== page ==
Not a Coincidence

Part III of III

Dad’s premise in architecture is the importance of structure. The structure becomes an extension of the environment in which it will live, a reflection of what is already created, and an expression of the earth’s beauty through design. I see the parallel in dance which we’ve often talked about together — the discipline, design and ultimate freedom that develops from structure. I understand what it means to give that structure to movement and choreography, to individuals in classes and to kids in our city schools through my work at Danceworks.

Danceworks Performance Company Photo credit: Meredith Watts

Dance under construction: Danceworks Performance Company
Photo credit: Meredith Watts

St. Edmund's under construction

St. Edmund’s under construction

Dad never put his initials on one of his buildings. He never stopped to market his work or even document it chronologically. That’s why I’m doing it now. Much of his work isn’t photographed. If you ask him why not, he’ll say,

“I was always working on the next project.”

He’ll also tell you he prayed a lot. He tried to avoid that last minute pressure by disciplining himself to work on the design during the day. It never worked. It was when he was alone in the office at night, the day before the project was due, that he’d sit down and look at his blank sheet of paper. He didn’t know where the design would come from. He would usually have to be pushed right up to the moment he was committed to meet with the client and then the concept emerged. That moment is still vivid in his mind for every project. –Debbie

I couldn’t help but reflect on the difference between Candella’s approach and Parme’s theory. Candella figured the thrust of the arch had to be resisted with the large buttresses he proposed to add along the sides of the shell. Parme’s theory argued that the thrust remained within the form of the hyperbolic paraboloid shell and therefore no additional buttresses would be needed. All of the thrust came to the support point of the shell.

I designed the buttresses that would receive all the forces out of the concrete shell — which was 85 feet across between the buttresses, 120 feet from tip to tip and three inches thick. Much like the early Roman barrel vaults, we tied the buttresses by connecting them with the post tensioned cables. The tie obviously had to be below the floor-line but the base of the shell was six feet above the floor-line. This created significant forces within the buttresses and in the foundation beneath them. I had sent off copies of the final design to Felix Candella to keep him informed. The buttresses had been poured and the contractor was starting to install the form-work which would support the concrete shell. About this time, I got a note from Candella saying he had looked over what I sent him. It read,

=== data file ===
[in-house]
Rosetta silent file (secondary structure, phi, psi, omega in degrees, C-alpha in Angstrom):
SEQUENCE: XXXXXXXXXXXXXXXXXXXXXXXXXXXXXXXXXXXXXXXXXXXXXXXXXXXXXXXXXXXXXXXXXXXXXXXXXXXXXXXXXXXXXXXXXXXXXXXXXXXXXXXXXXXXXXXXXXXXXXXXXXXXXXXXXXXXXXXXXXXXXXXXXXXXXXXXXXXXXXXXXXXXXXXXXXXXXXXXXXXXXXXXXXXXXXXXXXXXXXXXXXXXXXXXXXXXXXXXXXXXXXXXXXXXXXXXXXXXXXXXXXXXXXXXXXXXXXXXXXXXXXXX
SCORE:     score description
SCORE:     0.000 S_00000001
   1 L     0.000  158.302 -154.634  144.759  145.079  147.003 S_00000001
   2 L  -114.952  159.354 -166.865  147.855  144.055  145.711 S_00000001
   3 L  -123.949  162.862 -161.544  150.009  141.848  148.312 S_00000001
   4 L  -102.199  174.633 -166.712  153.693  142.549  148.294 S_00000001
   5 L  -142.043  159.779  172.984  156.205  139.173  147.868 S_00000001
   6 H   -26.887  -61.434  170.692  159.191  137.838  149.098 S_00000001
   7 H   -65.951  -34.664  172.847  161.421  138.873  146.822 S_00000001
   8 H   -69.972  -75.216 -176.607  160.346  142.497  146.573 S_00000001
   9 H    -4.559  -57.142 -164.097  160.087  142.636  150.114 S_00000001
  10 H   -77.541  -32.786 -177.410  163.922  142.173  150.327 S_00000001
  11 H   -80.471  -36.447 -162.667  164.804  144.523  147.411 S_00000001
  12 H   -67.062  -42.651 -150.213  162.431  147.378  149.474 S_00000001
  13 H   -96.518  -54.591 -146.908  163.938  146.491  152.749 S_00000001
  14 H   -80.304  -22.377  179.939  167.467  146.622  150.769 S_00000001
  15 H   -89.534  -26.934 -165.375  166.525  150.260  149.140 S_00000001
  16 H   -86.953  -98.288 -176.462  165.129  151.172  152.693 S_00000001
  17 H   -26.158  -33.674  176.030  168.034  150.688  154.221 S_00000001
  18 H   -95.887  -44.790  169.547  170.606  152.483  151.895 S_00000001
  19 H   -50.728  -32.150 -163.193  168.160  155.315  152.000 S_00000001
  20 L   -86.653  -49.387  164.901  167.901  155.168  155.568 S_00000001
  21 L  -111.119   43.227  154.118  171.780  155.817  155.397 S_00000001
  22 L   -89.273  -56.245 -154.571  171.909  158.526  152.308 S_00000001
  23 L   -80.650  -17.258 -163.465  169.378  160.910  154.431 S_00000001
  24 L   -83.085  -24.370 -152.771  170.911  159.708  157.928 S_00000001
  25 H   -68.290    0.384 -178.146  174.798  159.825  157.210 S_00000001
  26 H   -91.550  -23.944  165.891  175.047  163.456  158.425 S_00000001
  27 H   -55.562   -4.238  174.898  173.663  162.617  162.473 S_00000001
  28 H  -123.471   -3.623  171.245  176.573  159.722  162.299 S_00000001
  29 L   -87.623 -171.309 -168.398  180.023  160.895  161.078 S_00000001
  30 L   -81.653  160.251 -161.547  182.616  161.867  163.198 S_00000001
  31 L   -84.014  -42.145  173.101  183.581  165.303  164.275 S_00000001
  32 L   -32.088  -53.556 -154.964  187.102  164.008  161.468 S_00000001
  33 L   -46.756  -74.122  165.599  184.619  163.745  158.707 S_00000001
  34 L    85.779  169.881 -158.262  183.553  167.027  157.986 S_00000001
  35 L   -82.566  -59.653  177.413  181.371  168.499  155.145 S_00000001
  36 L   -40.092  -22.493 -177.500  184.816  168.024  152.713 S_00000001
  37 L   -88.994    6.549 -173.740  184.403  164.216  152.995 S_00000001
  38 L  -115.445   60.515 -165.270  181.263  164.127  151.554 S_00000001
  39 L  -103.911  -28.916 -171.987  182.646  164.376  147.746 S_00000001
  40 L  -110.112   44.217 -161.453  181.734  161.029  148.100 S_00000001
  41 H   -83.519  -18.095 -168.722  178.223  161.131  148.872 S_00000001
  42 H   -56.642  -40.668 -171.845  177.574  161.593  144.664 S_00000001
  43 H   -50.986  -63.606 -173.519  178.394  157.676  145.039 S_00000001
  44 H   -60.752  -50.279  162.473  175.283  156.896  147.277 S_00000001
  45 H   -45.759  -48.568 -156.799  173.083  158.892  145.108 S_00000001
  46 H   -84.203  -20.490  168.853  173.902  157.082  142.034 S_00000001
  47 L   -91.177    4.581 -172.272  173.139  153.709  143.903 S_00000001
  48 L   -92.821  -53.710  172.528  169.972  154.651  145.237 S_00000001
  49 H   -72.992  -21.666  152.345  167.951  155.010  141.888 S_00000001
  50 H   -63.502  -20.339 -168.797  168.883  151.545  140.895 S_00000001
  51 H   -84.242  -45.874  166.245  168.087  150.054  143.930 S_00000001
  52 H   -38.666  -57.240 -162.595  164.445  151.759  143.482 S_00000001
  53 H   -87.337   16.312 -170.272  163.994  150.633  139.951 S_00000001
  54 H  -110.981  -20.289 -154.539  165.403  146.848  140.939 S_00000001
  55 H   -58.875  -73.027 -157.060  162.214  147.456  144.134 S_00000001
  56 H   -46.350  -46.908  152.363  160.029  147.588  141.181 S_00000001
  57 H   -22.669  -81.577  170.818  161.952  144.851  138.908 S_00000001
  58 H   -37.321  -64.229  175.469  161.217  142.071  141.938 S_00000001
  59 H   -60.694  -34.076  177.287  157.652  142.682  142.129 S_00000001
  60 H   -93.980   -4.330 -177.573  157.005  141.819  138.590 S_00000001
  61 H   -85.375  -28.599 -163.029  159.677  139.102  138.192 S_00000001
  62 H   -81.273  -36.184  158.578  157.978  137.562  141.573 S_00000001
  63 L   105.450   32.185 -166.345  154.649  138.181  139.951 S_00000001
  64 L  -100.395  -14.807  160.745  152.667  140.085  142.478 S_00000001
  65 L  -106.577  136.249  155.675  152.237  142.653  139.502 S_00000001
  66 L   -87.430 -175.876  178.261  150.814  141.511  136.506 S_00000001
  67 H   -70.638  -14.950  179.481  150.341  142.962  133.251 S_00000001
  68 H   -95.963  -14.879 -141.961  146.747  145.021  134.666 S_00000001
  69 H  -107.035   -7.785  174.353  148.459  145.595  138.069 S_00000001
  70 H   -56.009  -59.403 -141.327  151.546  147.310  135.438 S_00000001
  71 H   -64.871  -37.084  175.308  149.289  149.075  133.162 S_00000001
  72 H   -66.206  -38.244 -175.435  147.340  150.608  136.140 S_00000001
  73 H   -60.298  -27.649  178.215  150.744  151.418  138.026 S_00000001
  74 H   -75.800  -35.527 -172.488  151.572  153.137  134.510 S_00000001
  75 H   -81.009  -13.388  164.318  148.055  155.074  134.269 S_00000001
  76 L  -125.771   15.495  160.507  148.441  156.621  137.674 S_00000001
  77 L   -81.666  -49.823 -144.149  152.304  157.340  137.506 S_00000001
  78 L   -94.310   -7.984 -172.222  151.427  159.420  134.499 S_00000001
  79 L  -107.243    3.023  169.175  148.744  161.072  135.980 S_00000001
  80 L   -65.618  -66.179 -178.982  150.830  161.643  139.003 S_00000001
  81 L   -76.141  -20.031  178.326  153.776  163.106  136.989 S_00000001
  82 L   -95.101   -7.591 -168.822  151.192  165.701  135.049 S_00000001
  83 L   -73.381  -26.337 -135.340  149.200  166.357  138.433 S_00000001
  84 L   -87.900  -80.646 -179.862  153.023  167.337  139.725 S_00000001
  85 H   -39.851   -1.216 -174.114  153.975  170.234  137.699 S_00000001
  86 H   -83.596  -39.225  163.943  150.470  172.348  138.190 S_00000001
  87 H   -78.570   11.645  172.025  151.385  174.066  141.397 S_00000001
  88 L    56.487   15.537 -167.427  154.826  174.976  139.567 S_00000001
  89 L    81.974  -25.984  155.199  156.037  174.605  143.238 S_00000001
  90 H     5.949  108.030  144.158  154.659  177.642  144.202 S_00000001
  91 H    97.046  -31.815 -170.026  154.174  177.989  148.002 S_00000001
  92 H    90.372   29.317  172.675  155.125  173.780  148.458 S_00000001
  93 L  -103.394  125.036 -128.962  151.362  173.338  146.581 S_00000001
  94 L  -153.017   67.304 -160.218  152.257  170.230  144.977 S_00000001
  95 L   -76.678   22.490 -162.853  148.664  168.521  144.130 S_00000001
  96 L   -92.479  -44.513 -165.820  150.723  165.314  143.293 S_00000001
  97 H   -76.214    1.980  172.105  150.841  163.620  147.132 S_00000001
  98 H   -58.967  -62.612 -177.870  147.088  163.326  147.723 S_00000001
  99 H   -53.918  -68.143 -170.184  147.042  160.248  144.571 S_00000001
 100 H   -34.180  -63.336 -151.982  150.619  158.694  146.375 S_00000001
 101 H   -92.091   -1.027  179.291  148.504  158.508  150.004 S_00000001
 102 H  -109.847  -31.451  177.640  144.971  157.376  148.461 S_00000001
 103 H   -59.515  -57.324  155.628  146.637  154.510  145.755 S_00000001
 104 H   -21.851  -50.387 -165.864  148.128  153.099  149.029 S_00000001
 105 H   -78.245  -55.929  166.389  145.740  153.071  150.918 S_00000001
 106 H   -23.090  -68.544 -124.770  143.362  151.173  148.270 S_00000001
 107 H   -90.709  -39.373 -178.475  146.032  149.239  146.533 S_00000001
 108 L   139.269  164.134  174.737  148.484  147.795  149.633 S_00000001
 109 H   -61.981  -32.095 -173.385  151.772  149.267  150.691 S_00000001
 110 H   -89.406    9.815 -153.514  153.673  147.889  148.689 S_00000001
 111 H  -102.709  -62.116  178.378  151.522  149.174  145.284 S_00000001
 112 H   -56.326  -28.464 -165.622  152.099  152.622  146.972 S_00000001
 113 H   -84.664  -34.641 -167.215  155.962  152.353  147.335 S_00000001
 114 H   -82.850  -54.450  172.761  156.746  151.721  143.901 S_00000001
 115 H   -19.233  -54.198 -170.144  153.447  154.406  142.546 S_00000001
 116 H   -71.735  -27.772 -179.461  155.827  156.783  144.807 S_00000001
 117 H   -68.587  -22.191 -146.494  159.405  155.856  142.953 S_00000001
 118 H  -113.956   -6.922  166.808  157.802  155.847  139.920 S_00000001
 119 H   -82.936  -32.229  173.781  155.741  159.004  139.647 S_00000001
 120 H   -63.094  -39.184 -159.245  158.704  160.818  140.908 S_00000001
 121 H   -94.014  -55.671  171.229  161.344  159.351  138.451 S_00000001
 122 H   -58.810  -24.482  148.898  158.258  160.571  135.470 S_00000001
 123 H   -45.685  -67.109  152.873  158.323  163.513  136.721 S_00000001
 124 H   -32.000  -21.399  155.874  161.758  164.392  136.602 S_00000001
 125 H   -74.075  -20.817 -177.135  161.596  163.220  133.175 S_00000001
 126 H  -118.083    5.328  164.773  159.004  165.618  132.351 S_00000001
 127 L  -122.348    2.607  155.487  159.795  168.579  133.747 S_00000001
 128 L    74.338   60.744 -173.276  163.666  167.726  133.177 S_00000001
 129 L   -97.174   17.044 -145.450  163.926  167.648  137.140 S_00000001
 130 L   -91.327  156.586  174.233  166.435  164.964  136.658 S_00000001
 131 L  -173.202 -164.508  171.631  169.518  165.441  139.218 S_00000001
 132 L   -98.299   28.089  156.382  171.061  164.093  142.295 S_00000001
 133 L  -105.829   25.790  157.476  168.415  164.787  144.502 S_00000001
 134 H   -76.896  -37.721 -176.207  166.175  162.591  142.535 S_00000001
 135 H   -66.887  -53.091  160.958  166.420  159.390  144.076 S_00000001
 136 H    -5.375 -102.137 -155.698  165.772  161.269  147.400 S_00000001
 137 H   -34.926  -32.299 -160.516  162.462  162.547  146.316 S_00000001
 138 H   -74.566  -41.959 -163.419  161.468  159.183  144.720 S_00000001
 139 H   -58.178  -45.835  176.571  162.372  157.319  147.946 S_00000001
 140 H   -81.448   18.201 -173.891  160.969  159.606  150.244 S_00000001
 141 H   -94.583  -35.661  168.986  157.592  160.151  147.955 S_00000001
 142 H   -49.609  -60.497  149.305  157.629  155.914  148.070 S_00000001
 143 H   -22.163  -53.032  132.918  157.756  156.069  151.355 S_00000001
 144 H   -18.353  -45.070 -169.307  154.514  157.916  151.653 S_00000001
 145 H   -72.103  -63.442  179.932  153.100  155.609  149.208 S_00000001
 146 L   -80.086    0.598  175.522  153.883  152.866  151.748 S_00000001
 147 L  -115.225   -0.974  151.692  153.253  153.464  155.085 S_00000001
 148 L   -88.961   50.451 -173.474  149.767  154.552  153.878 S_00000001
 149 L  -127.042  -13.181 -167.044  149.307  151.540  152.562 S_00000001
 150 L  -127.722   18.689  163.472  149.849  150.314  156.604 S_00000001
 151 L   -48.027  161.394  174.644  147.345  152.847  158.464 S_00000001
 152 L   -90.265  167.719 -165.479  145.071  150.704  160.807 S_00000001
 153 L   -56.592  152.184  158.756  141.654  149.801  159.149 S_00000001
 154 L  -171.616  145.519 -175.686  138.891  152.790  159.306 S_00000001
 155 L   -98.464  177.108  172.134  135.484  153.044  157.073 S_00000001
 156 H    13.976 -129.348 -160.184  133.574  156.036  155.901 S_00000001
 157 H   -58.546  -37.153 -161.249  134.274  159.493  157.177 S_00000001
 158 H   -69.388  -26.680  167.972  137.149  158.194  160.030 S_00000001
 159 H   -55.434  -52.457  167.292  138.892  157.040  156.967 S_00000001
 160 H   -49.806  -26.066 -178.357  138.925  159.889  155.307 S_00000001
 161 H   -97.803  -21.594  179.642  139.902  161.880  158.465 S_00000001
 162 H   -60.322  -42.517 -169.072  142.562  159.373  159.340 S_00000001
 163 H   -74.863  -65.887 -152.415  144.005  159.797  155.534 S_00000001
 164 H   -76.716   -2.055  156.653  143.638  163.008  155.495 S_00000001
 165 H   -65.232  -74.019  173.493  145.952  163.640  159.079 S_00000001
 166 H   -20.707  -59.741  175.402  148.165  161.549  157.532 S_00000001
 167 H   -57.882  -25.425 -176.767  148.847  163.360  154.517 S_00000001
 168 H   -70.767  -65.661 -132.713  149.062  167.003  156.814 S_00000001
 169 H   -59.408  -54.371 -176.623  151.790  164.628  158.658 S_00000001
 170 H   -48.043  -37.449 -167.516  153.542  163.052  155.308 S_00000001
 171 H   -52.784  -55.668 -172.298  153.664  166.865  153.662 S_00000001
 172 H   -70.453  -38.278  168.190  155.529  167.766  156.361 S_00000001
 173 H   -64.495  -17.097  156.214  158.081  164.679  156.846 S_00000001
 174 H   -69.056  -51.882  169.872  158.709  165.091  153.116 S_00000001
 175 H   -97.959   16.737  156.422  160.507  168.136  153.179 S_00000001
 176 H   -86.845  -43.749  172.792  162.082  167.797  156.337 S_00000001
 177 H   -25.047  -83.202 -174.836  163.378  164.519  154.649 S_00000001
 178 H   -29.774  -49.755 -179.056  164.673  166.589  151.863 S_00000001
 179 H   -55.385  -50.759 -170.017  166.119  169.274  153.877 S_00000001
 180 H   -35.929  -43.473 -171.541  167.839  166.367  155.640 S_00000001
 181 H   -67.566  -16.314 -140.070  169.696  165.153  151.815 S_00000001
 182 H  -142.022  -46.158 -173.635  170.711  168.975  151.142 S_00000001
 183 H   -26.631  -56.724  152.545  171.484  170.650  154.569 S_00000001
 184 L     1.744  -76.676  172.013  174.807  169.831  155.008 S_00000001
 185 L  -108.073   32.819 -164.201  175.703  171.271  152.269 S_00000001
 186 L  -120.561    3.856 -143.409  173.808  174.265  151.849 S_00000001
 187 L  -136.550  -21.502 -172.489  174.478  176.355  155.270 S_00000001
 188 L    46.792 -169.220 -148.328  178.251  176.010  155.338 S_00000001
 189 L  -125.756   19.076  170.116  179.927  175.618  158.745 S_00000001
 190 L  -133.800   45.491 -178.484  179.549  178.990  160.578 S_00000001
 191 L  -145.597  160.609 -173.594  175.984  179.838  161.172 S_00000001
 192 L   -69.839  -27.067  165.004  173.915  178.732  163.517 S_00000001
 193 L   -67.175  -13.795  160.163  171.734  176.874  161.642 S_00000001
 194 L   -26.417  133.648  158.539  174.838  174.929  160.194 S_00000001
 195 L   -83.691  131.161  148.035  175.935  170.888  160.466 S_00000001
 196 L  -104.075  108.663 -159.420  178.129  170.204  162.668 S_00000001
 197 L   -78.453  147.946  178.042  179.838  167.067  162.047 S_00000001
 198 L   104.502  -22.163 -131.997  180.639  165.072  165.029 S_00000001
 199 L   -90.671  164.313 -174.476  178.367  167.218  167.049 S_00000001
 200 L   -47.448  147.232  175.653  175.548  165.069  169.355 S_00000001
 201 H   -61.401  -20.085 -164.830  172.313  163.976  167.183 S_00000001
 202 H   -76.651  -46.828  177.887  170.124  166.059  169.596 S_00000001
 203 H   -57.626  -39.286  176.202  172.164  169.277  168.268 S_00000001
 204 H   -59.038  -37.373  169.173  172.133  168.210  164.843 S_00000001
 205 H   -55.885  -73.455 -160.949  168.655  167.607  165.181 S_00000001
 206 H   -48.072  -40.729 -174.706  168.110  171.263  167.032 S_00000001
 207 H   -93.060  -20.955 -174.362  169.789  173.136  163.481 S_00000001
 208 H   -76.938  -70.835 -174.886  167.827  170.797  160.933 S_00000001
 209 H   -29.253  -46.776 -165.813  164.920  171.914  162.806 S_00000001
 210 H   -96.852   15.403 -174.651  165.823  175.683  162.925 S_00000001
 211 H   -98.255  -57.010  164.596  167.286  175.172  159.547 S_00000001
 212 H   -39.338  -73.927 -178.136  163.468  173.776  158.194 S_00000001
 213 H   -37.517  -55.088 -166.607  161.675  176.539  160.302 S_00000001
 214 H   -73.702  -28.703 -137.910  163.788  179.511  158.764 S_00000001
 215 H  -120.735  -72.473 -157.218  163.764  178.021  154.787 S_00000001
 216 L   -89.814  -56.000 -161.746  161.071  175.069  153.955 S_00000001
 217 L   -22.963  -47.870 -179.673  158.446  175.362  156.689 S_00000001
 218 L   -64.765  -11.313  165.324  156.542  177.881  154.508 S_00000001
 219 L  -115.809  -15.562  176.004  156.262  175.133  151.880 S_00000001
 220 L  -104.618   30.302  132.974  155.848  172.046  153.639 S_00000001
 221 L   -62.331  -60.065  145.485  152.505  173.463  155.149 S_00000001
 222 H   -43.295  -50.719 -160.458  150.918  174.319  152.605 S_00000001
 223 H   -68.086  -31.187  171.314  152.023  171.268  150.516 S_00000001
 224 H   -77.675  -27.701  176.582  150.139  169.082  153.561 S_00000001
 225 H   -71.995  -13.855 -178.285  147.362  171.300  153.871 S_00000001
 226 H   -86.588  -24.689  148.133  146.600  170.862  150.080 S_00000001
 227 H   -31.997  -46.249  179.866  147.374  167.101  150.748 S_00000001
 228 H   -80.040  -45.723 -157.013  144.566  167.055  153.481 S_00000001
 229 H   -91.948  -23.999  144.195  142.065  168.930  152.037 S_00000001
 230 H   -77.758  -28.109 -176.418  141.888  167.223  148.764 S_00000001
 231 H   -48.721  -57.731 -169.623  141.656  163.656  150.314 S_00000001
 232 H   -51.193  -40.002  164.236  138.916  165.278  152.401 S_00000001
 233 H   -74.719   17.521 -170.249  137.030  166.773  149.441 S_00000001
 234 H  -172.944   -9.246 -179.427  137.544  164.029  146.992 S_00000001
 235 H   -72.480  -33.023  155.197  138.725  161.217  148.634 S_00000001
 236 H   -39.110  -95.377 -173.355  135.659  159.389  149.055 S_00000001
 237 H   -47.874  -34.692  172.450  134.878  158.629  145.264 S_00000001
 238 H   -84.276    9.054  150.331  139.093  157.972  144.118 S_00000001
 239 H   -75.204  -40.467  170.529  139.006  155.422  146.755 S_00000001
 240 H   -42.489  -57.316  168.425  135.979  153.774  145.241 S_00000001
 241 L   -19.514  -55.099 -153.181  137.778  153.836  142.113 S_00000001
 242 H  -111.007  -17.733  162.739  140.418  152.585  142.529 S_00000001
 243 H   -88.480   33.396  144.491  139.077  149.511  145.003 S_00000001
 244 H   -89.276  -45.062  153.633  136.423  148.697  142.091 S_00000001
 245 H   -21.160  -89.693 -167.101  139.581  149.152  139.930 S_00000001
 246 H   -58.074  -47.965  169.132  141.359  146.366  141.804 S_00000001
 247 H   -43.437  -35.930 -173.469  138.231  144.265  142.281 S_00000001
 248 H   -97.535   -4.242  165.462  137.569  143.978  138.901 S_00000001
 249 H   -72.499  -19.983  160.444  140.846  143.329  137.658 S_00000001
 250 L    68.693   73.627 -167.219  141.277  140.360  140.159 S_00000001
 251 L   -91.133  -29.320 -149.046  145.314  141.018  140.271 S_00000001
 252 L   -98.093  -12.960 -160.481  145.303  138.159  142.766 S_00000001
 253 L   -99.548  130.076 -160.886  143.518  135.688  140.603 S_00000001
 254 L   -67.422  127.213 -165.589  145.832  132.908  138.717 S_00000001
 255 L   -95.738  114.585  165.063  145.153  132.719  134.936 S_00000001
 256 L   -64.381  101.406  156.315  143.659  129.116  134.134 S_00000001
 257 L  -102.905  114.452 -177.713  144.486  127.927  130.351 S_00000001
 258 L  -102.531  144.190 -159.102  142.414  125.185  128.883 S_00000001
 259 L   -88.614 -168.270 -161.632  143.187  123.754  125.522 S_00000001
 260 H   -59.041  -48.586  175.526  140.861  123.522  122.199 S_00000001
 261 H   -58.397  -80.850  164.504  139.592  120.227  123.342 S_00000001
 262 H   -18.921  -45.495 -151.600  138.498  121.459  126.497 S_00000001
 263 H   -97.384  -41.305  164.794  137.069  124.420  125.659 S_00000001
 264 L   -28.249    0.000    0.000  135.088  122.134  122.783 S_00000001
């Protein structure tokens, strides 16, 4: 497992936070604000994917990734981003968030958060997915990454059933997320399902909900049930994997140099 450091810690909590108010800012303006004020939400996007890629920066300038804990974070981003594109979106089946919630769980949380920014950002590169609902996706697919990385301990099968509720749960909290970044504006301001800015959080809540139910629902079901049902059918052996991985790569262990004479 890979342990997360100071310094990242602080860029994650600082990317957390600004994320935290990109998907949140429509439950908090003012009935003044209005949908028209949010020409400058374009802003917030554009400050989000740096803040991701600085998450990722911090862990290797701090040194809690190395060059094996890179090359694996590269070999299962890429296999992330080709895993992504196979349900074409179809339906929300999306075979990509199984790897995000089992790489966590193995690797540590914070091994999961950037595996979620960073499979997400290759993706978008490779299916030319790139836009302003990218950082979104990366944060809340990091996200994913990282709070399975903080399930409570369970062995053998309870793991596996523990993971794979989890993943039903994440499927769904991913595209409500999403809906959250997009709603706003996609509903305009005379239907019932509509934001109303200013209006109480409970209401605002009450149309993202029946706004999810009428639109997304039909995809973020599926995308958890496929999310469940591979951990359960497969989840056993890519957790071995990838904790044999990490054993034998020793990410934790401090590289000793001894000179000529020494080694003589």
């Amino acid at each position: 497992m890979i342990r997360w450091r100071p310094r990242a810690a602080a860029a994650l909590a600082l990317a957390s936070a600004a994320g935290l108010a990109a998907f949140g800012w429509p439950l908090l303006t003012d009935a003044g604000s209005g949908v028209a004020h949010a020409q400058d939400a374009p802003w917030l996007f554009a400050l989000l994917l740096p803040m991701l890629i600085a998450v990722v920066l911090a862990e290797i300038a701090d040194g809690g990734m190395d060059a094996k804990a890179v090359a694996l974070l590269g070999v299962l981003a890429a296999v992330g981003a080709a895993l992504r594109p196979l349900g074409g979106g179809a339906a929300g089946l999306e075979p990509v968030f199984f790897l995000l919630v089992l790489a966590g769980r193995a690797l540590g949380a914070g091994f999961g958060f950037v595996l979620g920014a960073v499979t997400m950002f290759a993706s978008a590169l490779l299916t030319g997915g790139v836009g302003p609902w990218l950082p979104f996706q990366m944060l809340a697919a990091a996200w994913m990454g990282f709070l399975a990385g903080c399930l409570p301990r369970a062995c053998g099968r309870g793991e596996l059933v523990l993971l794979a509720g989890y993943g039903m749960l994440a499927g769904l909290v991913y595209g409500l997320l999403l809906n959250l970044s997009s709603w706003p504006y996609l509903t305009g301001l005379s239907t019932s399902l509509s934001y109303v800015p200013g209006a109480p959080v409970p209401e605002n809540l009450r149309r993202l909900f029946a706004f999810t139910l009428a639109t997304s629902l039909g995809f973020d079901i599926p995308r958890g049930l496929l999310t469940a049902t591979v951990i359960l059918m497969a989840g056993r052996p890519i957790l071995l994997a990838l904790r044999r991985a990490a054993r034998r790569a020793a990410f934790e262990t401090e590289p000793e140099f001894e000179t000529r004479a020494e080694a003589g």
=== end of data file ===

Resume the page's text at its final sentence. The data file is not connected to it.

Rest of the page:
I won’t say it will fall but if it stands it will be a coincidence.

Right after the pouring of the concrete was completed and the 28 day curing period began, there was a family camp from our church at Green Lake, Wisconsin. Dolores and I, with our three children went to the family camp. Needless to say, our prayers during this time were pretty intense. When we got back to Milwaukee the curing period had ended and the form was slowly lowered, stresses checked based on the instrumentation that had been installed, everything was correct and the form was removed.

Mom looking all chic at Green Lake with the other Wenzler building project developing simultaneously

A few weeks later I was on the job overseeing what was going on. The contractor had erected scaffolding under the tip of the shell so they could rub the exposed concrete to give it a finished appearance. While they were doing this I walked up to the tip of the roof and I heard the workman hollering

“Get out! It’s moving! It’s going to fall and collapse!  Get out!

So I got down off the roof and talked to the workman who said it moved every step I took.

Well, just think about it—the shell spans 85 feet, 120 feet tip to tip, is three inches thick. It’s going to be a flexible shape. So I reassured them and left the site.

Confident but needing reassurance, the first phone booth I found, I called Al Parme. I knew that it was structurally sound but I didn’t know how flexible it would be. I told him what I had just discovered and he confirmed everything I had said.

This awareness was important in the detailing of the connection of the nonsupporting walls of the church and the shell.  I designed slip joints in the flashing to allow for movement in the shell due to changes in temperature of the air outside. I had provided a steel pipe column at the mid points of the low side of the shell to control the movement on that side.  This forced all the movement to the high side where I accommodated it with the slip form flashing. This was necessary because the triangular shape formed by the low sides of the shell and the flat roof adjoining, created a triangular space which was glass. It was envisioned that one day this would be stained glass.

St. Edmund's Church 1956

St. Edmund’s Church 1956

I thought back to that critical building committee meeting where I talked about architectural history—especially Gothic which was an expression of the Christian faith for their day. We sought to accomplish that for our day. This church is an expression of the inexpressible mystery of the presence on earth of Jesus, who is more than a prophet but the one and only son of the living Creator God.

Church Interior

St. Edmund’s Interior, 1956


6 thoughts on “Not a Coincidence

  1. Greetings! I’ve been reading your site for some time now and finally
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    Texas! Just wanted to tell you keep up the fantastic work!

  2. Pingback: A Concept of Mystery | Sundays With Dad

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